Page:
Suddenly the fictitious flood waters of South Los Angeles are receding: The Federal Emergency Management Agency has backed off its expanded flood zone map that added 876 homes to an area it said was prone to a "hundred-year flood." (Info and revised map). The flood-zone expansion meant that some of those homeowners were already paying higher, mandatory flood insurance premiums.
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But after much controversy the federal agency has reverted to its older maps, "removing 876 parcels in the Park Mesa Heights area of Los Angeles from their new flood zones," said city Department of Public Works spokeswoman Cora Jackson Fossett. "As a result, these parcels are no longer required to purchase flood insurance."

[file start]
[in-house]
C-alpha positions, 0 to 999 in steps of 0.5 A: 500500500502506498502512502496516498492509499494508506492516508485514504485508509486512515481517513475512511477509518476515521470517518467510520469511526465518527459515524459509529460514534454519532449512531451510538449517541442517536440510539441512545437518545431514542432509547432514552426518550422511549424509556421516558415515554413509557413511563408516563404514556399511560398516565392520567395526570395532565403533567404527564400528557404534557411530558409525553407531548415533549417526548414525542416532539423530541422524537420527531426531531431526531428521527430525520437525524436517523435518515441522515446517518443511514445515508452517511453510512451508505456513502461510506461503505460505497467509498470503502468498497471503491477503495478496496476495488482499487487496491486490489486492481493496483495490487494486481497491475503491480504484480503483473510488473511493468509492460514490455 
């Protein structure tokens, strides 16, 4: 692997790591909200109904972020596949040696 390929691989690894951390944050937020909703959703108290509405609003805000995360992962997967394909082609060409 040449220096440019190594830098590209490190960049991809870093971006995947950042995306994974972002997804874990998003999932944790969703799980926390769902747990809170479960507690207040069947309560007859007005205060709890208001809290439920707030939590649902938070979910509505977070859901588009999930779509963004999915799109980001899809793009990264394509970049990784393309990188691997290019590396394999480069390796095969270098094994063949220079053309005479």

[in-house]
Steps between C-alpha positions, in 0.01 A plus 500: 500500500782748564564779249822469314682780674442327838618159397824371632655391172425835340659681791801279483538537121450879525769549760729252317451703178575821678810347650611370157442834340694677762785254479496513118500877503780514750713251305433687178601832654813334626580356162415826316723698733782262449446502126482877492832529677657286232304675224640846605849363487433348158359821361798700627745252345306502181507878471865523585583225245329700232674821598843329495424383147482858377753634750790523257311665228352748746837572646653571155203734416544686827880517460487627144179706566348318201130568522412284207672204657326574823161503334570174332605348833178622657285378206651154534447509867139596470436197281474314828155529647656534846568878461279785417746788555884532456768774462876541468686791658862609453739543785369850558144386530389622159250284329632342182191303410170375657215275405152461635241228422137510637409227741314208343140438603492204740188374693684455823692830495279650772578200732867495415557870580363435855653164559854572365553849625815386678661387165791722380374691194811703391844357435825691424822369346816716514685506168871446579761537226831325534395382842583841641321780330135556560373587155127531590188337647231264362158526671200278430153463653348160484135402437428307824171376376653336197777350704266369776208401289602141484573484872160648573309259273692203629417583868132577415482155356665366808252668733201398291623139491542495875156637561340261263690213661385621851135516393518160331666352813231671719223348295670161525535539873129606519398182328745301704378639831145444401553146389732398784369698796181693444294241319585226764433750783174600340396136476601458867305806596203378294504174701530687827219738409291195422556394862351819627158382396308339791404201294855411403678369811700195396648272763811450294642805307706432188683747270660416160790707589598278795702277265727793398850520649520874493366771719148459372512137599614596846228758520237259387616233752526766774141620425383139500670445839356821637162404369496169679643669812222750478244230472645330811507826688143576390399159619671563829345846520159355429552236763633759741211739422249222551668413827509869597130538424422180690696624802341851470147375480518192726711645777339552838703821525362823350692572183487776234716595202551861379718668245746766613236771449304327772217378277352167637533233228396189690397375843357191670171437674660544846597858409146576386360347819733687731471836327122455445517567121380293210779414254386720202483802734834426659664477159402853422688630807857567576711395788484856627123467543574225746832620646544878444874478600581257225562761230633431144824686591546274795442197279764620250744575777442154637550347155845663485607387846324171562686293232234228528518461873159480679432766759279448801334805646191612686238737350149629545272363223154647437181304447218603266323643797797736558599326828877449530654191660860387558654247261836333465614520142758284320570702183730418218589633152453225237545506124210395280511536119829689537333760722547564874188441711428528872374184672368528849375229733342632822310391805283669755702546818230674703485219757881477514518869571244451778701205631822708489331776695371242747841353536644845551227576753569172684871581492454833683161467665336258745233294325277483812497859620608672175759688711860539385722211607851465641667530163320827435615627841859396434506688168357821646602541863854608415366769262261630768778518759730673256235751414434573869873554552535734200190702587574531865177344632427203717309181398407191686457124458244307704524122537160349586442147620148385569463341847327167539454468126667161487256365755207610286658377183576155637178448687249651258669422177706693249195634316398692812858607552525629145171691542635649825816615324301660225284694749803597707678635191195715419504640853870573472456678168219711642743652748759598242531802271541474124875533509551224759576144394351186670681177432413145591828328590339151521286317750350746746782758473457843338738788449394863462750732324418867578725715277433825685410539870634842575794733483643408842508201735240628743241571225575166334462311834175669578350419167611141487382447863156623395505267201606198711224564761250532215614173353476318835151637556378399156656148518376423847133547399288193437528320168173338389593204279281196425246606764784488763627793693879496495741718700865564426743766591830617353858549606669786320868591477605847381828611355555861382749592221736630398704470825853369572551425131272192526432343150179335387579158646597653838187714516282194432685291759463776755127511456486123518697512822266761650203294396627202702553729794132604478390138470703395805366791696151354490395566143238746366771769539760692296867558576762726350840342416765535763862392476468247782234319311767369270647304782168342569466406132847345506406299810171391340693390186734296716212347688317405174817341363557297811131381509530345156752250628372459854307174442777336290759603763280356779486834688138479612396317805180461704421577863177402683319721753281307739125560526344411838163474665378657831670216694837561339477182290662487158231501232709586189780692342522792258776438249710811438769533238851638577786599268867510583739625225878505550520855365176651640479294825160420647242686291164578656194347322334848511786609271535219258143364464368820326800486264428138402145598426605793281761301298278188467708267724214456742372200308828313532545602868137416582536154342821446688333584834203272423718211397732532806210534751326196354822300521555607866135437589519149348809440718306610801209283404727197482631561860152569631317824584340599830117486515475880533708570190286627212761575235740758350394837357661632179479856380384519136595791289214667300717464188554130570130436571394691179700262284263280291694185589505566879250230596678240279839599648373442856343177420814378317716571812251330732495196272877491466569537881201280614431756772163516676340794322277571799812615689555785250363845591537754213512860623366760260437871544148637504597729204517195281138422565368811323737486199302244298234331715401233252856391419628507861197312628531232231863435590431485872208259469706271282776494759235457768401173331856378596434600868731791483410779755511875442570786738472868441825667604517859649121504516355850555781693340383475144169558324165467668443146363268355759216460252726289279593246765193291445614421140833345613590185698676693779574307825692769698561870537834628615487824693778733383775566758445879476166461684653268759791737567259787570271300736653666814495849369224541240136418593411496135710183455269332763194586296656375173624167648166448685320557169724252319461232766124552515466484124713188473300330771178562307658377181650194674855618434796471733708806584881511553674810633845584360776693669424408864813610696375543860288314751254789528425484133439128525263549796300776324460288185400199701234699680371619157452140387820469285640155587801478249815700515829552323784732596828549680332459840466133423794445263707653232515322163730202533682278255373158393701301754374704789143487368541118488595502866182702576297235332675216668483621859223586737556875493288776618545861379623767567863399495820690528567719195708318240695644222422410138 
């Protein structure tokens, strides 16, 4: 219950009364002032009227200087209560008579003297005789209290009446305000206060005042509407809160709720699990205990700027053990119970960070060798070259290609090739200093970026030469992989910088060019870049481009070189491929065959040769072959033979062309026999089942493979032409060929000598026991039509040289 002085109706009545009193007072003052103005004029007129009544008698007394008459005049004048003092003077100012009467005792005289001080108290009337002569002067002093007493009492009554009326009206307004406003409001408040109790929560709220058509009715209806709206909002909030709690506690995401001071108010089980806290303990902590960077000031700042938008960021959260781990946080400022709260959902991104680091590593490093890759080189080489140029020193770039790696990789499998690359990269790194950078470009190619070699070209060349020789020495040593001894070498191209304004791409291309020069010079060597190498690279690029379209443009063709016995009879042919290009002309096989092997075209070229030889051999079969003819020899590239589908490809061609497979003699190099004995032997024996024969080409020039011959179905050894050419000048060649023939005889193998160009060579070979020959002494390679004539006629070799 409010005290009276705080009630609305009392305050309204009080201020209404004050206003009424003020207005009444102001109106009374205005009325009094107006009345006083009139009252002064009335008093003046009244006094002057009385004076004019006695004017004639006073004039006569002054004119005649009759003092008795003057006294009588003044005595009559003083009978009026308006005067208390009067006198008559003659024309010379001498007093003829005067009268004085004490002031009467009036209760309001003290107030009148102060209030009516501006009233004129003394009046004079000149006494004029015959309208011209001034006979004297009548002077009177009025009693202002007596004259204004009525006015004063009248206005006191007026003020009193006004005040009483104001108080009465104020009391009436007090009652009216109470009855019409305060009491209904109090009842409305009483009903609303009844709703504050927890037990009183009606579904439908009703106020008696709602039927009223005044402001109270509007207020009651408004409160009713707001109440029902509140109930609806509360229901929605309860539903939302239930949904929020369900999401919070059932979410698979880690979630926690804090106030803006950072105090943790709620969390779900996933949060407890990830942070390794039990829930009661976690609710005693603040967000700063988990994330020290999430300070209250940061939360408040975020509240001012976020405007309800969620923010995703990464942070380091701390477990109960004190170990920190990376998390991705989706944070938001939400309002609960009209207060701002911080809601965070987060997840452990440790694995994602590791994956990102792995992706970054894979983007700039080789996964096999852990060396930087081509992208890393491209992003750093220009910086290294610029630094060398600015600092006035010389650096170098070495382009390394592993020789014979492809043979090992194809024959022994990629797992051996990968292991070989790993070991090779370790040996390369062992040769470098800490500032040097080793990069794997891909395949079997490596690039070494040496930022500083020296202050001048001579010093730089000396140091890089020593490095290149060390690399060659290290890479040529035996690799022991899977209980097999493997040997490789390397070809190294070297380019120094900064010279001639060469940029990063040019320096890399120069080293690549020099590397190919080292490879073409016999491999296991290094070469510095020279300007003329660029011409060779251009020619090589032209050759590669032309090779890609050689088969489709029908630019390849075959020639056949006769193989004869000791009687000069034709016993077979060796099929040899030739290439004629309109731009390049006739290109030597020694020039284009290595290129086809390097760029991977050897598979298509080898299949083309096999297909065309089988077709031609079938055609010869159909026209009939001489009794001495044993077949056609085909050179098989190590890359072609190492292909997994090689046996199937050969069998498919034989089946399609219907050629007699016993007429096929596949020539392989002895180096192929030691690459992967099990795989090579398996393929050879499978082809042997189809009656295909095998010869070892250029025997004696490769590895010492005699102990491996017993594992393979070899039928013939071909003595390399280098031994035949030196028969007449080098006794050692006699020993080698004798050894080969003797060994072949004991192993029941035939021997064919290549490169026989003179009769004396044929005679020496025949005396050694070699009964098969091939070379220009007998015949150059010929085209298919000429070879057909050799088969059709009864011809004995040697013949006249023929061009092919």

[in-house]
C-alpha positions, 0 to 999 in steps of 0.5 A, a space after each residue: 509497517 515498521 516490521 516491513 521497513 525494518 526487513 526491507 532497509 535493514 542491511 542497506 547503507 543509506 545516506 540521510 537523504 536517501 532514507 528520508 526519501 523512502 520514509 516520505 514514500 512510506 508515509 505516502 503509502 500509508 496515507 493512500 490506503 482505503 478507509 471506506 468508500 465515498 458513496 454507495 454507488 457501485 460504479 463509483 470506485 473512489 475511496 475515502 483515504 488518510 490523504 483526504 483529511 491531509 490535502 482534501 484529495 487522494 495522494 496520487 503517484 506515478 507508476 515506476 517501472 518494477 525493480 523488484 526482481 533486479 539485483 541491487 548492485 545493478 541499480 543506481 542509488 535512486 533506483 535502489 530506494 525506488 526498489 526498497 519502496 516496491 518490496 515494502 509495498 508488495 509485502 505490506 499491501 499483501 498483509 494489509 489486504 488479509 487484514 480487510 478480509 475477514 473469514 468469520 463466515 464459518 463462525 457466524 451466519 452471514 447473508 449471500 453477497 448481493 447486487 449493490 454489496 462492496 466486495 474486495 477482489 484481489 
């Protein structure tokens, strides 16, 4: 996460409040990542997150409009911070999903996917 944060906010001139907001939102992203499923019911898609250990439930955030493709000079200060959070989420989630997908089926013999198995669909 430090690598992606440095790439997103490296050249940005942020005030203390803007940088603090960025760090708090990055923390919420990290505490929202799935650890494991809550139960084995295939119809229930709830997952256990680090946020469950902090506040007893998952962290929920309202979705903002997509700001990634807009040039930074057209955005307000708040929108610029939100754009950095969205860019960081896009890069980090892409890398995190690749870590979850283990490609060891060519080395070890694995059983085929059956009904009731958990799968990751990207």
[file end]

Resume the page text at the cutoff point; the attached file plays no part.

It's a victory for the Park Mesa Heights Neighborhood Council and South L.A. homeowners in a David-versus-Goliath battle first highlighted by KCET's SoCal Connected. The city had challenged the federal maps. And the bizarre flood-zone designation had locals scratching their heads (the Weekly asked, "when's the last time you remember flooding in South Los Angeles?").
KNX 1070 Newsradio interviewed one South L.A. resident who noted that his property was above an elevated train yet was still deemed to be part of a flood-prone area.
While the ebb of the federal maps gets more than 800 homeowners off the hook for increased insurance premiums, there are older FEMA maps that still, strangely in our opinion, designate parts of South L.A. as a flood zone.